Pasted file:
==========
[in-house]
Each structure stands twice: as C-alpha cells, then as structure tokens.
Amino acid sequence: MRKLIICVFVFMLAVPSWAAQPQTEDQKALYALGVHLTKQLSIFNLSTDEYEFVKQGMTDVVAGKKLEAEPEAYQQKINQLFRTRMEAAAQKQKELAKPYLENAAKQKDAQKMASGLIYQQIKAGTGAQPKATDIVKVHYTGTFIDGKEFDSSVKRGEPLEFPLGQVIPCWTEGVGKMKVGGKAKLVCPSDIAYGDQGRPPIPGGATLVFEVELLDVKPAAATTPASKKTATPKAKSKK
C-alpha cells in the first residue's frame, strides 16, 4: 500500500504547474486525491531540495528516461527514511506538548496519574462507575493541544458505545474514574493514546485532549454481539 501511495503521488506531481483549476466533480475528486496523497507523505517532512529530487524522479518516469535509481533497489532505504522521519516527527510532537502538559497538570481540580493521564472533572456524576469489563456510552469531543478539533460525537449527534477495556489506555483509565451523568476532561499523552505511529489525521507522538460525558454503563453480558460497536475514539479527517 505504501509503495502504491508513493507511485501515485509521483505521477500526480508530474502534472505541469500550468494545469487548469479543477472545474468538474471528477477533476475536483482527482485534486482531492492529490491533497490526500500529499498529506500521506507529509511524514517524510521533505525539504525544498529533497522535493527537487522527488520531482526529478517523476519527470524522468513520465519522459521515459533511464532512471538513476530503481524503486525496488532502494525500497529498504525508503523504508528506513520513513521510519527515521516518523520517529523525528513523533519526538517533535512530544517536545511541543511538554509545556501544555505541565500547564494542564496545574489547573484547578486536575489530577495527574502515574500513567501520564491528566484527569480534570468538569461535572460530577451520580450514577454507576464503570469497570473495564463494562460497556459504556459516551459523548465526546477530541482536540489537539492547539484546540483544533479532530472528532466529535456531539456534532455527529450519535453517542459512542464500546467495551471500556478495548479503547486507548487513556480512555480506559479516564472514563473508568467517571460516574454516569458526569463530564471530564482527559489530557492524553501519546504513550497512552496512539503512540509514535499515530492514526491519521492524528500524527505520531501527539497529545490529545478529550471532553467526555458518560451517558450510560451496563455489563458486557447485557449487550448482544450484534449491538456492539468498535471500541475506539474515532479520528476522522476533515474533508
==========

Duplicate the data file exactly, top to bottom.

[in-house]
Each structure stands twice: as C-alpha cells, then as structure tokens.
Amino acid sequence: MRKLIICVFVFMLAVPSWAAQPQTEDQKALYALGVHLTKQLSIFNLSTDEYEFVKQGMTDVVAGKKLEAEPEAYQQKINQLFRTRMEAAAQKQKELAKPYLENAAKQKDAQKMASGLIYQQIKAGTGAQPKATDIVKVHYTGTFIDGKEFDSSVKRGEPLEFPLGQVIPCWTEGVGKMKVGGKAKLVCPSDIAYGDQGRPPIPGGATLVFEVELLDVKPAAATTPASKKTATPKAKSKK
C-alpha cells in the first residue's frame, strides 16, 4: 500500500504547474486525491531540495528516461527514511506538548496519574462507575493541544458505545474514574493514546485532549454481539 501511495503521488506531481483549476466533480475528486496523497507523505517532512529530487524522479518516469535509481533497489532505504522521519516527527510532537502538559497538570481540580493521564472533572456524576469489563456510552469531543478539533460525537449527534477495556489506555483509565451523568476532561499523552505511529489525521507522538460525558454503563453480558460497536475514539479527517 505504501509503495502504491508513493507511485501515485509521483505521477500526480508530474502534472505541469500550468494545469487548469479543477472545474468538474471528477477533476475536483482527482485534486482531492492529490491533497490526500500529499498529506500521506507529509511524514517524510521533505525539504525544498529533497522535493527537487522527488520531482526529478517523476519527470524522468513520465519522459521515459533511464532512471538513476530503481524503486525496488532502494525500497529498504525508503523504508528506513520513513521510519527515521516518523520517529523525528513523533519526538517533535512530544517536545511541543511538554509545556501544555505541565500547564494542564496545574489547573484547578486536575489530577495527574502515574500513567501520564491528566484527569480534570468538569461535572460530577451520580450514577454507576464503570469497570473495564463494562460497556459504556459516551459523548465526546477530541482536540489537539492547539484546540483544533479532530472528532466529535456531539456534532455527529450519535453517542459512542464500546467495551471500556478495548479503547486507548487513556480512555480506559479516564472514563473508568467517571460516574454516569458526569463530564471530564482527559489530557492524553501519546504513550497512552496512539503512540509514535499515530492514526491519521492524528500524527505520531501527539497529545490529545478529550471532553467526555458518560451517558450510560451496563455489563458486557447485557449487550448482544450484534449491538456492539468498535471500541475506539474515532479520528476522522476533515474533508